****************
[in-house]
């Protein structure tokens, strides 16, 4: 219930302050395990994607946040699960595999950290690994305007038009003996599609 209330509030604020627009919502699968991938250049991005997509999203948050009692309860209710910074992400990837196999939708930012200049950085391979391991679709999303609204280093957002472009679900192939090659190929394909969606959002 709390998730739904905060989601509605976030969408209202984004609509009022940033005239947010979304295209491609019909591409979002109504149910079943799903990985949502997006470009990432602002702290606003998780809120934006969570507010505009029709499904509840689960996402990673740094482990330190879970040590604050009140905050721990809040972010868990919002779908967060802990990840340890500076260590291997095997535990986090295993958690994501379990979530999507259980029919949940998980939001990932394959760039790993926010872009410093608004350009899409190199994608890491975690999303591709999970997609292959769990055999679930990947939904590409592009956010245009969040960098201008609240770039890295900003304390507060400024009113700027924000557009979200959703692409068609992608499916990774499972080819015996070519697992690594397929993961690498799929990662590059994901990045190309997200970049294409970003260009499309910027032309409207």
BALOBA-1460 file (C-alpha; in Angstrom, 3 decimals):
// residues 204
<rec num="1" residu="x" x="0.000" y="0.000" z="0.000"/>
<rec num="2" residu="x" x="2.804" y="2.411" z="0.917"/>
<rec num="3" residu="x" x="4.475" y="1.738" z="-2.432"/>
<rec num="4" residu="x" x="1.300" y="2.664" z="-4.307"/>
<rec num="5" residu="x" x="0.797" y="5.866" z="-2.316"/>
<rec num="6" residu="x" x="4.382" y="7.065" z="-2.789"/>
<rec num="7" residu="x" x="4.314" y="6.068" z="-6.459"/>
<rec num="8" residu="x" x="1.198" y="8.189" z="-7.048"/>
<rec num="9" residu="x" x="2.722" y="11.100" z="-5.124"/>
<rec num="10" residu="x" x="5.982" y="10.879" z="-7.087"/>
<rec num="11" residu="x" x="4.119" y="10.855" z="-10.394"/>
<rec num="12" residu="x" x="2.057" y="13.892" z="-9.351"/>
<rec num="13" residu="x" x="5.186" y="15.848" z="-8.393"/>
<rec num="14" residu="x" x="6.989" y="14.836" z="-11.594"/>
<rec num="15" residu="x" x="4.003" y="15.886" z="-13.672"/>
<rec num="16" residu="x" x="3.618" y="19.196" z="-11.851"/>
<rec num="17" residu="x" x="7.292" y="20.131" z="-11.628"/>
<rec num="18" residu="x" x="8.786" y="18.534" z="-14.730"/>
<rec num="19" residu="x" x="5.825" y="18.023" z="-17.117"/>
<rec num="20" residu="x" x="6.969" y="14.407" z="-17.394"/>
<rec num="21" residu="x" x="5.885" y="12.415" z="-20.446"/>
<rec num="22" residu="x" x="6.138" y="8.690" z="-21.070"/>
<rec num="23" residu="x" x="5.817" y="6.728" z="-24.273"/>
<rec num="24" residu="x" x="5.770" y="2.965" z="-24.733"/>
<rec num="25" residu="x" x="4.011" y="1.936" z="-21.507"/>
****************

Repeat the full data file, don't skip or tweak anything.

[in-house]
């Protein structure tokens, strides 16, 4: 219930302050395990994607946040699960595999950290690994305007038009003996599609 209330509030604020627009919502699968991938250049991005997509999203948050009692309860209710910074992400990837196999939708930012200049950085391979391991679709999303609204280093957002472009679900192939090659190929394909969606959002 709390998730739904905060989601509605976030969408209202984004609509009022940033005239947010979304295209491609019909591409979002109504149910079943799903990985949502997006470009990432602002702290606003998780809120934006969570507010505009029709499904509840689960996402990673740094482990330190879970040590604050009140905050721990809040972010868990919002779908967060802990990840340890500076260590291997095997535990986090295993958690994501379990979530999507259980029919949940998980939001990932394959760039790993926010872009410093608004350009899409190199994608890491975690999303591709999970997609292959769990055999679930990947939904590409592009956010245009969040960098201008609240770039890295900003304390507060400024009113700027924000557009979200959703692409068609992608499916990774499972080819015996070519697992690594397929993961690498799929990662590059994901990045190309997200970049294409970003260009499309910027032309409207």
BALOBA-1460 file (C-alpha; in Angstrom, 3 decimals):
// residues 204
<rec num="1" residu="x" x="0.000" y="0.000" z="0.000"/>
<rec num="2" residu="x" x="2.804" y="2.411" z="0.917"/>
<rec num="3" residu="x" x="4.475" y="1.738" z="-2.432"/>
<rec num="4" residu="x" x="1.300" y="2.664" z="-4.307"/>
<rec num="5" residu="x" x="0.797" y="5.866" z="-2.316"/>
<rec num="6" residu="x" x="4.382" y="7.065" z="-2.789"/>
<rec num="7" residu="x" x="4.314" y="6.068" z="-6.459"/>
<rec num="8" residu="x" x="1.198" y="8.189" z="-7.048"/>
<rec num="9" residu="x" x="2.722" y="11.100" z="-5.124"/>
<rec num="10" residu="x" x="5.982" y="10.879" z="-7.087"/>
<rec num="11" residu="x" x="4.119" y="10.855" z="-10.394"/>
<rec num="12" residu="x" x="2.057" y="13.892" z="-9.351"/>
<rec num="13" residu="x" x="5.186" y="15.848" z="-8.393"/>
<rec num="14" residu="x" x="6.989" y="14.836" z="-11.594"/>
<rec num="15" residu="x" x="4.003" y="15.886" z="-13.672"/>
<rec num="16" residu="x" x="3.618" y="19.196" z="-11.851"/>
<rec num="17" residu="x" x="7.292" y="20.131" z="-11.628"/>
<rec num="18" residu="x" x="8.786" y="18.534" z="-14.730"/>
<rec num="19" residu="x" x="5.825" y="18.023" z="-17.117"/>
<rec num="20" residu="x" x="6.969" y="14.407" z="-17.394"/>
<rec num="21" residu="x" x="5.885" y="12.415" z="-20.446"/>
<rec num="22" residu="x" x="6.138" y="8.690" z="-21.070"/>
<rec num="23" residu="x" x="5.817" y="6.728" z="-24.273"/>
<rec num="24" residu="x" x="5.770" y="2.965" z="-24.733"/>
<rec num="25" residu="x" x="4.011" y="1.936" z="-21.507"/>